It has been a rather tumultuous week in Australia in terms of climate politics.
Prime Minister Kevin Rudd and opposition leader Malcom Turnbull worked out a deal last week to pass a carbon trading scheme through the Senate, following last August’s rejection of similar legislation. With Senate passage of the bill Rudd could go to Copenhagen poised to be a cooperative party in the effort to reach a global deal.
However, in response to Turnbull’s support for the legislation, back bench Liberal members sacked Turnbull as party leader in favor of Tony Abbott who infamously referred to emissions reduction policy as “absolute crap.” This led to defeat of the bill in the Senate yesterday, dealing a huge political blow to Rudd who may now have to face a round of elections next year.
The Liberals remain rather unpopular in Australia and the opposition within the party towards the climate legislation does not pose well for the party’s prospects in case elections are forced. But the result can’t be good for Rudd who was in Washington discussing climate change, among other things, as the turmoil was happening back home.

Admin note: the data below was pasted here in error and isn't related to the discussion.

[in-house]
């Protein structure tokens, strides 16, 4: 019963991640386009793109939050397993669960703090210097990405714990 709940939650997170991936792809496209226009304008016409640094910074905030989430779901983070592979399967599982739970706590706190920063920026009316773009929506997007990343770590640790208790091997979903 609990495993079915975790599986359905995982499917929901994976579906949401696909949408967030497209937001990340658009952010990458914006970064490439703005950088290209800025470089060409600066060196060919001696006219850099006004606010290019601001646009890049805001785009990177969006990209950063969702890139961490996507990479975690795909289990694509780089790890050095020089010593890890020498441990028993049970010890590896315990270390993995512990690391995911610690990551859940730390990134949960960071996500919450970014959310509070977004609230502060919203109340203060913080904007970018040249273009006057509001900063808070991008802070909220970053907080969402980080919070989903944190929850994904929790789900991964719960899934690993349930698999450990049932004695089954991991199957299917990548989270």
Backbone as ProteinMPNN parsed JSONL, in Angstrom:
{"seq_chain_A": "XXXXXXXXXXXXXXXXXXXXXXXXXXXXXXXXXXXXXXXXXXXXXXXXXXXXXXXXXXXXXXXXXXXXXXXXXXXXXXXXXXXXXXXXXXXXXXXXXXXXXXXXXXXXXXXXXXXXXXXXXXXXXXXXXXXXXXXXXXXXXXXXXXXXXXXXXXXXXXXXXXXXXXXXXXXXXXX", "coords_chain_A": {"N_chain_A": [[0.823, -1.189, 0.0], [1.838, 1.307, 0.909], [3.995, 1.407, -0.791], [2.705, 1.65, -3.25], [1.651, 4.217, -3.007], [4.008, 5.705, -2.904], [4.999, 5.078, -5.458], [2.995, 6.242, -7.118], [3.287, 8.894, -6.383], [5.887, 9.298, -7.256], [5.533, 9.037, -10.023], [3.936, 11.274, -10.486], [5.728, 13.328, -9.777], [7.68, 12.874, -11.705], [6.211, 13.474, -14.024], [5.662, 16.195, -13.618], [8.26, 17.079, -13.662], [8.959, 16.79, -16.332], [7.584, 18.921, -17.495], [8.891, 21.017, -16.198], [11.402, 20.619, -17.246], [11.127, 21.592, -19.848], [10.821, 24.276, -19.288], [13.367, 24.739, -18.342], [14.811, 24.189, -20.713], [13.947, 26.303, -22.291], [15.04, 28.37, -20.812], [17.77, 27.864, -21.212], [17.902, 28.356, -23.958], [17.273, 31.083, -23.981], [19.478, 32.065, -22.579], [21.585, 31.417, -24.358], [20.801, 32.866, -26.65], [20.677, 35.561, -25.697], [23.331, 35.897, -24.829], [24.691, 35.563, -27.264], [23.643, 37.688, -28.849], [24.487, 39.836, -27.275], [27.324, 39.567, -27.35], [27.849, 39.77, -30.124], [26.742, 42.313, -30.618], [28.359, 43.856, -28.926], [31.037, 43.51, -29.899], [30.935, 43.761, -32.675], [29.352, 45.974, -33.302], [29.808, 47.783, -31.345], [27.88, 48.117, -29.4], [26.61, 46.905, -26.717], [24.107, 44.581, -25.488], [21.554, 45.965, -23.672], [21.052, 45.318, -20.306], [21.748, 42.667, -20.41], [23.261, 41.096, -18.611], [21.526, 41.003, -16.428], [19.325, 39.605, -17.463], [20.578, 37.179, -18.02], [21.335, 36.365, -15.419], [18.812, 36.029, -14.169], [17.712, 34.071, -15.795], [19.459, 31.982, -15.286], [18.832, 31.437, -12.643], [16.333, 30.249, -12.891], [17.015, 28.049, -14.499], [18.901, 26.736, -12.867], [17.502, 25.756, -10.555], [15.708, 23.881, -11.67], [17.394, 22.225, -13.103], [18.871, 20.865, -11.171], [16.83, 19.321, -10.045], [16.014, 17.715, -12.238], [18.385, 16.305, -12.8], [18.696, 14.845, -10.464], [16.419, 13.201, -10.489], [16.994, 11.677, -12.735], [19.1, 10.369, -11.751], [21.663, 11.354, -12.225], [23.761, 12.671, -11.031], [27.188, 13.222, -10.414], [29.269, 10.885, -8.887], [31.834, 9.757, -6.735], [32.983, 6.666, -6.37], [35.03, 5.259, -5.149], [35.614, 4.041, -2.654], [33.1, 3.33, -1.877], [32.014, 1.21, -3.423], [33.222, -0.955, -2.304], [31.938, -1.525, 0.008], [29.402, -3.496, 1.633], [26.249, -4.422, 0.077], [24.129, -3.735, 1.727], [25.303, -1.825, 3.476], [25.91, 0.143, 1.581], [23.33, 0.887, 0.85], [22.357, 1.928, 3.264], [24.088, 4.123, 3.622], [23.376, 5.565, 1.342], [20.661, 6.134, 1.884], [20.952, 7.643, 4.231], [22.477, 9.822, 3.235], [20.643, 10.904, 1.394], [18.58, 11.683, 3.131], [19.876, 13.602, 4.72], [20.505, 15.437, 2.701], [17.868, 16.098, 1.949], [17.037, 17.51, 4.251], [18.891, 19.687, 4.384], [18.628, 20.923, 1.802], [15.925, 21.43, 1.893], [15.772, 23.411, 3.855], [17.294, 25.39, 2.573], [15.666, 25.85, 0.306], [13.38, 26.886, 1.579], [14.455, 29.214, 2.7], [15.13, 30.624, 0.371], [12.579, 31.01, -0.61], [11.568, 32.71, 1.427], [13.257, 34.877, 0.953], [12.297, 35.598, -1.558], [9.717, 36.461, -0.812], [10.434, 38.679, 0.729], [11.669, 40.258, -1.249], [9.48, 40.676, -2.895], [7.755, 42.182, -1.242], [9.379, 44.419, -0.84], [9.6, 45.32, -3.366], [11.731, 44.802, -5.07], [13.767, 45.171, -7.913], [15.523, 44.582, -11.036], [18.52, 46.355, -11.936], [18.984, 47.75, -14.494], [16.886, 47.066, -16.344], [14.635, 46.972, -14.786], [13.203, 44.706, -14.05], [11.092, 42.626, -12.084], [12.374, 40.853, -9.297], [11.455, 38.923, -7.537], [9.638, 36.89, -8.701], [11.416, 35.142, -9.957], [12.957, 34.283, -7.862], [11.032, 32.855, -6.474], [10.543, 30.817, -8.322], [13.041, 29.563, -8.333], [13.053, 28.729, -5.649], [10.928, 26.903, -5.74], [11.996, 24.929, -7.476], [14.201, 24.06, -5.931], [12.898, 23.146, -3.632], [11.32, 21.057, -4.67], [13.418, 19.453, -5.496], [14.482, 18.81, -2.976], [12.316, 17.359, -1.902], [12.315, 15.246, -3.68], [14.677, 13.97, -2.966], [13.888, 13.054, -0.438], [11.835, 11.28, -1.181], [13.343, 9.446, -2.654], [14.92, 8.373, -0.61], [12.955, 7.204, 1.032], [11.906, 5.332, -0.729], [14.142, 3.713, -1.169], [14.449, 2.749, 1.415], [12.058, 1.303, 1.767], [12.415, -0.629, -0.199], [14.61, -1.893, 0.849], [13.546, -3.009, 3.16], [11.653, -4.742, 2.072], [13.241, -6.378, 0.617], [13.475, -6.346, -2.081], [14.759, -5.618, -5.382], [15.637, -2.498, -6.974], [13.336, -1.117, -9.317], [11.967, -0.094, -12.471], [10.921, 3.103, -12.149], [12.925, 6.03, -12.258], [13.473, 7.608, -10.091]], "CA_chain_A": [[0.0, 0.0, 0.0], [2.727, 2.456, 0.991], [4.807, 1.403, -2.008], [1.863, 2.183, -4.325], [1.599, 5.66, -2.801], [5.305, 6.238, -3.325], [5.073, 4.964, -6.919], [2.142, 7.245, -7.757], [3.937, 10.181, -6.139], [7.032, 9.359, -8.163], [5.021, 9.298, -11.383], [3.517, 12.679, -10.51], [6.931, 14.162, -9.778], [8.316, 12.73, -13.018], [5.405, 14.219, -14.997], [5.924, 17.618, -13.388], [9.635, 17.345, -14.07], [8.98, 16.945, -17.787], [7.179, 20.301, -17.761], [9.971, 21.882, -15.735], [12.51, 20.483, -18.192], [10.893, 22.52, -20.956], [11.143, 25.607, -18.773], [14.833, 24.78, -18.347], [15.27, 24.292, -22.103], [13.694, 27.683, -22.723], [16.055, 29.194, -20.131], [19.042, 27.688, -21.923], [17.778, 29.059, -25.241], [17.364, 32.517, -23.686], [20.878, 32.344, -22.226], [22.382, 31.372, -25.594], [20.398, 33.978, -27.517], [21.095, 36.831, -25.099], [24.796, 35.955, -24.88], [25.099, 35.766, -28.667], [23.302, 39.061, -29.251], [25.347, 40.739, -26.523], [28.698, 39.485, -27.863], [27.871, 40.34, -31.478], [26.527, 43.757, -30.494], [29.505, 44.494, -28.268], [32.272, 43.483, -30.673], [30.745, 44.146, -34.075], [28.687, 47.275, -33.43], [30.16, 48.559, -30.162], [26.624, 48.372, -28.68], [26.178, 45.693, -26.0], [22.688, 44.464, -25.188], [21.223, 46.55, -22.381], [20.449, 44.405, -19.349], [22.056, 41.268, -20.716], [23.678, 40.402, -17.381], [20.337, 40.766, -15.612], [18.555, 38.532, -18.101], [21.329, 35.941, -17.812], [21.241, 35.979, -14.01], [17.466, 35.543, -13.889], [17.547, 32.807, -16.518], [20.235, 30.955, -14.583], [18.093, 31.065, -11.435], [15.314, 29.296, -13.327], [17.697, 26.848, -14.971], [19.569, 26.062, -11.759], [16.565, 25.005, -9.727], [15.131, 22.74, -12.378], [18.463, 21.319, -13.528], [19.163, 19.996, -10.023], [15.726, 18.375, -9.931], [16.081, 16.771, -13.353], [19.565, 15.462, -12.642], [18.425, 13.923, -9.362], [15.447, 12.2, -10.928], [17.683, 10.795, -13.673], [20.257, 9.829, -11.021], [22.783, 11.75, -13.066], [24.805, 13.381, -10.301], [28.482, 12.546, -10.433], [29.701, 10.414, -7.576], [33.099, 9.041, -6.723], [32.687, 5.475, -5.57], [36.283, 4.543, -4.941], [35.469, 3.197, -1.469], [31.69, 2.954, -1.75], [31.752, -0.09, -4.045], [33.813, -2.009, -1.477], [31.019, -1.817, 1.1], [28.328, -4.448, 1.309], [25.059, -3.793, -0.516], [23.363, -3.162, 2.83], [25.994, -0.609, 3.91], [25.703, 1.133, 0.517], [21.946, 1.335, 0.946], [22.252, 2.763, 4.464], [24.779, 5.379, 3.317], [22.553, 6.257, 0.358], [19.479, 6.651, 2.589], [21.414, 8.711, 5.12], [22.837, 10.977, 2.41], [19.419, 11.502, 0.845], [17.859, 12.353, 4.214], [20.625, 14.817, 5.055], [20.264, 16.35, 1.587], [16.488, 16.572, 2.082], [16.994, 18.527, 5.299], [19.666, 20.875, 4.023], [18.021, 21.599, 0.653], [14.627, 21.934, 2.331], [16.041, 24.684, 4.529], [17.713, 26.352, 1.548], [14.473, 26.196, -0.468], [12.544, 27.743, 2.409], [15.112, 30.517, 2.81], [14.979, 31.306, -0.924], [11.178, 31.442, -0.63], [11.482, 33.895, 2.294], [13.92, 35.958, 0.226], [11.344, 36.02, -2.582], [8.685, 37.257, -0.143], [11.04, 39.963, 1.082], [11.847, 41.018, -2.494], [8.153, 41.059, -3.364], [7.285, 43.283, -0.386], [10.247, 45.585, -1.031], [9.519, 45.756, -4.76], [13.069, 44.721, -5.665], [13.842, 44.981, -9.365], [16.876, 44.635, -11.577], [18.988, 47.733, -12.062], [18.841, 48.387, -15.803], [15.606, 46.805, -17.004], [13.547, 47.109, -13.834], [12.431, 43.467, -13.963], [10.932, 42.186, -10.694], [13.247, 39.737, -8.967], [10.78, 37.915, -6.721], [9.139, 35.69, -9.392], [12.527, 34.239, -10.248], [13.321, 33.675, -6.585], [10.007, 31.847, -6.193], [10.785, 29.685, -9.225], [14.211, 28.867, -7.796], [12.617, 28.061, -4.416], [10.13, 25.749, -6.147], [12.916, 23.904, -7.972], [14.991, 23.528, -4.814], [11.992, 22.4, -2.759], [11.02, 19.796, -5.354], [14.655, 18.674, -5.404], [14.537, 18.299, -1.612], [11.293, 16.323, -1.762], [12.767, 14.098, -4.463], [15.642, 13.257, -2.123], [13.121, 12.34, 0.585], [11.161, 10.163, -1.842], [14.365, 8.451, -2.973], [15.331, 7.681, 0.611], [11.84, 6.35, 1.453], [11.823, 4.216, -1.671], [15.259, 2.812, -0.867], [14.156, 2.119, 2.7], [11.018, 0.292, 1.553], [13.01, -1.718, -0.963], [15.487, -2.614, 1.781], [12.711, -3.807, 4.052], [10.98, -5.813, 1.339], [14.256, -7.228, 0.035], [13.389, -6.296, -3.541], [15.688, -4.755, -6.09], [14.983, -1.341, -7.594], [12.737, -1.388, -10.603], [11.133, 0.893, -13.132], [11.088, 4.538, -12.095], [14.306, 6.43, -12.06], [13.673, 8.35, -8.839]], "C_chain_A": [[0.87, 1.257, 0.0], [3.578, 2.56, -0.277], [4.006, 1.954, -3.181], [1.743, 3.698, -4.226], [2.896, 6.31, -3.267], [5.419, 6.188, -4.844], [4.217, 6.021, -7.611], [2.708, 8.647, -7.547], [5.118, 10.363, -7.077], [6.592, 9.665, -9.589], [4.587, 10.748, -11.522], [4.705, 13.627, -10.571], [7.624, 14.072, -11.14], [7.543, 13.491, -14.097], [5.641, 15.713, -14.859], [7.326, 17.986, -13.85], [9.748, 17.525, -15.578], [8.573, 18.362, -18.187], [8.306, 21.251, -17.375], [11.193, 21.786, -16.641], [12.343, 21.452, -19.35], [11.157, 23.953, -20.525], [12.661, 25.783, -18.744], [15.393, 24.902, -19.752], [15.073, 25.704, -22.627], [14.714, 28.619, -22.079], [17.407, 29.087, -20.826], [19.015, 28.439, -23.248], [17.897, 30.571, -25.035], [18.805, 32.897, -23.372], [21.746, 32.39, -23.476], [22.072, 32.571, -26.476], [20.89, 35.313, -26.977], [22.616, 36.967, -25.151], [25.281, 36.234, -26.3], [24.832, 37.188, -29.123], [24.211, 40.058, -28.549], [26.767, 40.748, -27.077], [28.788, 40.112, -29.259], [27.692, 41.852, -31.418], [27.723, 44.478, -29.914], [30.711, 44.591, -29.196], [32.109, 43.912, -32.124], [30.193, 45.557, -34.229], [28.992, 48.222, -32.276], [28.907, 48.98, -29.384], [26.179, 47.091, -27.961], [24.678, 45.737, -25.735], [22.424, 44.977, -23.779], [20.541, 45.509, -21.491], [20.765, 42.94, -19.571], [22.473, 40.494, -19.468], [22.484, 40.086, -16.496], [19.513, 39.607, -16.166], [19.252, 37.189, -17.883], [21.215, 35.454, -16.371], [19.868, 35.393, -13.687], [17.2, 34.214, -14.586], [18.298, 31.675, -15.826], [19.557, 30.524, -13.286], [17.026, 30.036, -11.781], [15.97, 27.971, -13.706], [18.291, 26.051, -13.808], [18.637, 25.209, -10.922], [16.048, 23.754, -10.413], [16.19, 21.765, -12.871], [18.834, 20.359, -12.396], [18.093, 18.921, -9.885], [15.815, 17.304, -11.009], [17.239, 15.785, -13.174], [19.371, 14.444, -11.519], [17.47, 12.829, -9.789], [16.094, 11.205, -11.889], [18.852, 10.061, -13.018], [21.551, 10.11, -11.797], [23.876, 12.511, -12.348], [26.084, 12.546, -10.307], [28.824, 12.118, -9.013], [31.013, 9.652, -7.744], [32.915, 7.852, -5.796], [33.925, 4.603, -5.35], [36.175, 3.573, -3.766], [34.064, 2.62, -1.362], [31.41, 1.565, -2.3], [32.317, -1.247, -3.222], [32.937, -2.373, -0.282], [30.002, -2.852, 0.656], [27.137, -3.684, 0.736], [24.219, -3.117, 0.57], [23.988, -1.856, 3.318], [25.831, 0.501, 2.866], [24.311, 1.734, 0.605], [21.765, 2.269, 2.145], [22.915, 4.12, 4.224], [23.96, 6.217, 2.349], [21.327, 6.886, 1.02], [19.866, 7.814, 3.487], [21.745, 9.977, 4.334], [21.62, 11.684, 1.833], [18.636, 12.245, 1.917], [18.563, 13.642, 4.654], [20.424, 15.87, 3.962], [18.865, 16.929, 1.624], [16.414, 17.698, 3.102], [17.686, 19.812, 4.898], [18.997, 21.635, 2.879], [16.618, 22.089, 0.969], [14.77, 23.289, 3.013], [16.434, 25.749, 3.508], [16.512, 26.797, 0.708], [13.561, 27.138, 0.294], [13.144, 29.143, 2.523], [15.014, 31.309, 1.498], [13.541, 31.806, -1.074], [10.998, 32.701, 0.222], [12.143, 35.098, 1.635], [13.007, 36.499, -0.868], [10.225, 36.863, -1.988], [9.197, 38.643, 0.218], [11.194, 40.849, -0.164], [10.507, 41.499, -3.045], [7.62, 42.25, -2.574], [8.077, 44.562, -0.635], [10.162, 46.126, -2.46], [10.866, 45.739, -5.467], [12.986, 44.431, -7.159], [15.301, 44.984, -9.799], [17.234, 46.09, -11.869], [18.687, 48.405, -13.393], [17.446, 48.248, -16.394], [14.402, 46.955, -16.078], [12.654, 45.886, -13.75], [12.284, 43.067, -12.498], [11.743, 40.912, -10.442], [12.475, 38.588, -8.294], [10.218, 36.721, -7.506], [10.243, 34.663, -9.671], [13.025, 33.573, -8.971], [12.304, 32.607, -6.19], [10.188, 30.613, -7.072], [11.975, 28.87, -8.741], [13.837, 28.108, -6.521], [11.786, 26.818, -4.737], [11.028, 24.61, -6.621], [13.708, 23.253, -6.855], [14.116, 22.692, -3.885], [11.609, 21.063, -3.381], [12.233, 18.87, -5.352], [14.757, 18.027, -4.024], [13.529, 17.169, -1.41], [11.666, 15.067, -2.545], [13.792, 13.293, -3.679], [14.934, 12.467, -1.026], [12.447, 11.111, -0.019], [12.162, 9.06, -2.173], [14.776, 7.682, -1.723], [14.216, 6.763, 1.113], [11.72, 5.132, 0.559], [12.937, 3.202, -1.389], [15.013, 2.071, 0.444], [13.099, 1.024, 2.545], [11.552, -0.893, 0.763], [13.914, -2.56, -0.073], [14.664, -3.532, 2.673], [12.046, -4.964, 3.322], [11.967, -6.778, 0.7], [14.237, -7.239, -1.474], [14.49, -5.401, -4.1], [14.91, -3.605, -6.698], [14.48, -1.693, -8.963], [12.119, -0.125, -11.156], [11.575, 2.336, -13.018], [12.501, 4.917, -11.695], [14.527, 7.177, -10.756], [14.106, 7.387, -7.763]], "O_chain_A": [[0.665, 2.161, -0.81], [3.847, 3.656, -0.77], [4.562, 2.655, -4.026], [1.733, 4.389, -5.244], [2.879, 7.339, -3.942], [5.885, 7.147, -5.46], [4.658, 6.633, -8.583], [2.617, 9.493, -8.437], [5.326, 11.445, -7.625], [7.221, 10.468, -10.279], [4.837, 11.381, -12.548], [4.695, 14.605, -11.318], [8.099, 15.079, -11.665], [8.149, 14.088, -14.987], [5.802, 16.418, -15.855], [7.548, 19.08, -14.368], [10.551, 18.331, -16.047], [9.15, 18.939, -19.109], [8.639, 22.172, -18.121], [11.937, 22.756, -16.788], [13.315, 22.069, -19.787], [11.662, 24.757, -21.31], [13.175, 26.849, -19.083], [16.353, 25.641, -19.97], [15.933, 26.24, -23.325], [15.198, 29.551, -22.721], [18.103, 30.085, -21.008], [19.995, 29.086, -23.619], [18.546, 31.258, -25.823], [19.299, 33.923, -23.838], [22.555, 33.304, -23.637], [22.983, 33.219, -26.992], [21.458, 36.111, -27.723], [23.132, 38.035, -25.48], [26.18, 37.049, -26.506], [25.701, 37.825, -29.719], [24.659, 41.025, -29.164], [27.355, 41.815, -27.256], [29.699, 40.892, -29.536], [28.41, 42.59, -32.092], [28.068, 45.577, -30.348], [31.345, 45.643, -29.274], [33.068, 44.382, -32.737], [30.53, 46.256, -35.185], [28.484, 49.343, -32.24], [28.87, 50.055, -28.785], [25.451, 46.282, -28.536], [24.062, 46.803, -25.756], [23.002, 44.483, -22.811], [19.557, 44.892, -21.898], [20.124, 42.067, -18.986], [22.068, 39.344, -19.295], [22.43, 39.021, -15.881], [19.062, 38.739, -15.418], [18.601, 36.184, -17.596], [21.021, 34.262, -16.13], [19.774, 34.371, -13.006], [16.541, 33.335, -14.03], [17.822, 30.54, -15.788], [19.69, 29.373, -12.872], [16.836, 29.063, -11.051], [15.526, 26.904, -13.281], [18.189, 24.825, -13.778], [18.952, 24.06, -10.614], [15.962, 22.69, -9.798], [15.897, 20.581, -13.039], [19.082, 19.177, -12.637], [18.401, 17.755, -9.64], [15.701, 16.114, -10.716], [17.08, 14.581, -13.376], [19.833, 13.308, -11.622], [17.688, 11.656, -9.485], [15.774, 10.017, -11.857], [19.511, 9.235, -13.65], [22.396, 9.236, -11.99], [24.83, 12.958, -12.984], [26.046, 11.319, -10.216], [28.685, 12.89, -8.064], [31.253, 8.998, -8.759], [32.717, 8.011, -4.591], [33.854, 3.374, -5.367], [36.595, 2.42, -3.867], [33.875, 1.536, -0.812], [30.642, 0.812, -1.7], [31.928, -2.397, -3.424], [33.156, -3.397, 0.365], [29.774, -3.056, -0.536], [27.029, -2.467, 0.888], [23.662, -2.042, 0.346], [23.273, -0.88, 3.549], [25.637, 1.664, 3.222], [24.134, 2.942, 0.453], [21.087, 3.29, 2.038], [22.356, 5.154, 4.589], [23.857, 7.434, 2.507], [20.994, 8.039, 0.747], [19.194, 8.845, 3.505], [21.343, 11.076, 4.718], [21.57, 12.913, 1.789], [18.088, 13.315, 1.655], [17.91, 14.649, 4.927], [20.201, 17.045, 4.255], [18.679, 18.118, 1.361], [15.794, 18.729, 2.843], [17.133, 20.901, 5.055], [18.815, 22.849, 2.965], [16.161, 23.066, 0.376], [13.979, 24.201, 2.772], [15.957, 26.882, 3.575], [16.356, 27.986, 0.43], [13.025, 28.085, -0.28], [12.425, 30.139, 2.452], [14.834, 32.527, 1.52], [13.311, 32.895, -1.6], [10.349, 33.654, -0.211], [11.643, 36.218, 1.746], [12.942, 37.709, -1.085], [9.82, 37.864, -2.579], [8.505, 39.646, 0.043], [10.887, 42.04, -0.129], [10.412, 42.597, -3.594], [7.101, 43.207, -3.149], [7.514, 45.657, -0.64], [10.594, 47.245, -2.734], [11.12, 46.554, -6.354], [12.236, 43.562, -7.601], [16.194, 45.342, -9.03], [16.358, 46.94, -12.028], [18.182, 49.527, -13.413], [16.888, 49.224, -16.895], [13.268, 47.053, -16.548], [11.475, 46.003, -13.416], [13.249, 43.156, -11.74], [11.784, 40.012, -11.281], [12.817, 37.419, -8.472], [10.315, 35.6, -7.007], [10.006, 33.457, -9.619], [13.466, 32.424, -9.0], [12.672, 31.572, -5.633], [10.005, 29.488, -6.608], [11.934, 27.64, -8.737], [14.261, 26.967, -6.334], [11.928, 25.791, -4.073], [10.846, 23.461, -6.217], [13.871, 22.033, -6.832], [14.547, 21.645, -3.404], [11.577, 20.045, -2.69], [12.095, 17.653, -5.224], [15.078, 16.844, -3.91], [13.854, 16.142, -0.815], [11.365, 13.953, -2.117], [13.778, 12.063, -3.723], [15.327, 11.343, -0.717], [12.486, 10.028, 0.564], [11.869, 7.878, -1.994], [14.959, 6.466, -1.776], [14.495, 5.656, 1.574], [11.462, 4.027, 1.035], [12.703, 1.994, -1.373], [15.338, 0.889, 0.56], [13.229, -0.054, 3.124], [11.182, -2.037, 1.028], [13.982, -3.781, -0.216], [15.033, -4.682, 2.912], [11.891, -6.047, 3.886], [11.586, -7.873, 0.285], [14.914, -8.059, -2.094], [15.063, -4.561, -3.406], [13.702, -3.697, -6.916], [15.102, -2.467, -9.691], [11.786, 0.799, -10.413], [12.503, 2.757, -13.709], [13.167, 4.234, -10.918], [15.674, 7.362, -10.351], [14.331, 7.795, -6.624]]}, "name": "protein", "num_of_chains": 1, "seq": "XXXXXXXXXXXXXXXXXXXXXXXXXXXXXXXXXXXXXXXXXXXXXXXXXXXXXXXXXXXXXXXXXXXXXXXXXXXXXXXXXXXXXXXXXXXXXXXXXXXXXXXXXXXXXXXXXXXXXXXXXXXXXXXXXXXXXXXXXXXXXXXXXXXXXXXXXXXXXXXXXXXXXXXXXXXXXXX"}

There will be an interesting by-election in Higgins over the weekend which is being contested by the Liberals and an insurgent Green candidate. Without a member of Rudd’s Labor party in the race, the Green candidate, Clive Hamilton, could take advantage of negative feelings towards the Liberals for killing climate legislation.
While failure to pass legislation will certainly weaken Australia at the talks in Copenhagen, at least one country doesn’t seem particularly phased: the United States. At a speech in Sydney today, US Ambassador to Australia Jeffery Bleich said that the US is “not disappointed” about the Australian failure. Rudd and Obama, it seems, can commiserate over their lack of influence in their respective senates.